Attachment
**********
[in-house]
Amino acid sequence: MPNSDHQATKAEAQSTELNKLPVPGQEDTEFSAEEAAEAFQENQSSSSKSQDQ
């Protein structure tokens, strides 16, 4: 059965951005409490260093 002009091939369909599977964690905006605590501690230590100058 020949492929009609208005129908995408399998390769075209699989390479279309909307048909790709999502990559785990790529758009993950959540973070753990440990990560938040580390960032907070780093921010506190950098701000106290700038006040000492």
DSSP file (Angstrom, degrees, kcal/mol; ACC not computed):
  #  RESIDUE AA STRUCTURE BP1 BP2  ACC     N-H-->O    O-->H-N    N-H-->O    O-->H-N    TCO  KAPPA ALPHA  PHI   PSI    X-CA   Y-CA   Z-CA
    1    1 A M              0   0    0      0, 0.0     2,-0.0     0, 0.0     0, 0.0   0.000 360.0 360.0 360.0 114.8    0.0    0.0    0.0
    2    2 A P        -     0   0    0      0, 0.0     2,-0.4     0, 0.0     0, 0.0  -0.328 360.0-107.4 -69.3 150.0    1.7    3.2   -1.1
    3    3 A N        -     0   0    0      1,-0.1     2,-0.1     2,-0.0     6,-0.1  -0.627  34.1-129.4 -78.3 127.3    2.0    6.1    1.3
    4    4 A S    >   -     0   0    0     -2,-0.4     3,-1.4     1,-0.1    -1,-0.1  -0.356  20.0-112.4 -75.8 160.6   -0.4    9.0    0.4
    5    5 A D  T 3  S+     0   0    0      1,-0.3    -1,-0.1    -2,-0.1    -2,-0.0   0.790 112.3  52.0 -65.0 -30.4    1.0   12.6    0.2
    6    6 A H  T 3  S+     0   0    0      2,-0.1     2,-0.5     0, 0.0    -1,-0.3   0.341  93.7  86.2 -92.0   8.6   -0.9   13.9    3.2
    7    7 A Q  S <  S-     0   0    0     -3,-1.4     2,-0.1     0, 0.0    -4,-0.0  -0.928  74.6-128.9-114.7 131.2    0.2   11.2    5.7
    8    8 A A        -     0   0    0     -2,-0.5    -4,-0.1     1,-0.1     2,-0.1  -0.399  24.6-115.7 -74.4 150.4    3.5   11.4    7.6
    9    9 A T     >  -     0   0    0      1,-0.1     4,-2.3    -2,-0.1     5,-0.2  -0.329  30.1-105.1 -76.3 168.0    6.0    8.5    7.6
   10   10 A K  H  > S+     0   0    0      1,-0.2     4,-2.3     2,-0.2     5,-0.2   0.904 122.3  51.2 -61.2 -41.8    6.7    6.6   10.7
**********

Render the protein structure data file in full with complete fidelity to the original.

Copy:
[in-house]
Amino acid sequence: MPNSDHQATKAEAQSTELNKLPVPGQEDTEFSAEEAAEAFQENQSSSSKSQDQ
């Protein structure tokens, strides 16, 4: 059965951005409490260093 002009091939369909599977964690905006605590501690230590100058 020949492929009609208005129908995408399998390769075209699989390479279309909307048909790709999502990559785990790529758009993950959540973070753990440990990560938040580390960032907070780093921010506190950098701000106290700038006040000492």
DSSP file (Angstrom, degrees, kcal/mol; ACC not computed):
  #  RESIDUE AA STRUCTURE BP1 BP2  ACC     N-H-->O    O-->H-N    N-H-->O    O-->H-N    TCO  KAPPA ALPHA  PHI   PSI    X-CA   Y-CA   Z-CA
    1    1 A M              0   0    0      0, 0.0     2,-0.0     0, 0.0     0, 0.0   0.000 360.0 360.0 360.0 114.8    0.0    0.0    0.0
    2    2 A P        -     0   0    0      0, 0.0     2,-0.4     0, 0.0     0, 0.0  -0.328 360.0-107.4 -69.3 150.0    1.7    3.2   -1.1
    3    3 A N        -     0   0    0      1,-0.1     2,-0.1     2,-0.0     6,-0.1  -0.627  34.1-129.4 -78.3 127.3    2.0    6.1    1.3
    4    4 A S    >   -     0   0    0     -2,-0.4     3,-1.4     1,-0.1    -1,-0.1  -0.356  20.0-112.4 -75.8 160.6   -0.4    9.0    0.4
    5    5 A D  T 3  S+     0   0    0      1,-0.3    -1,-0.1    -2,-0.1    -2,-0.0   0.790 112.3  52.0 -65.0 -30.4    1.0   12.6    0.2
    6    6 A H  T 3  S+     0   0    0      2,-0.1     2,-0.5     0, 0.0    -1,-0.3   0.341  93.7  86.2 -92.0   8.6   -0.9   13.9    3.2
    7    7 A Q  S <  S-     0   0    0     -3,-1.4     2,-0.1     0, 0.0    -4,-0.0  -0.928  74.6-128.9-114.7 131.2    0.2   11.2    5.7
    8    8 A A        -     0   0    0     -2,-0.5    -4,-0.1     1,-0.1     2,-0.1  -0.399  24.6-115.7 -74.4 150.4    3.5   11.4    7.6
    9    9 A T     >  -     0   0    0      1,-0.1     4,-2.3    -2,-0.1     5,-0.2  -0.329  30.1-105.1 -76.3 168.0    6.0    8.5    7.6
   10   10 A K  H  > S+     0   0    0      1,-0.2     4,-2.3     2,-0.2     5,-0.2   0.904 122.3  51.2 -61.2 -41.8    6.7    6.6   10.7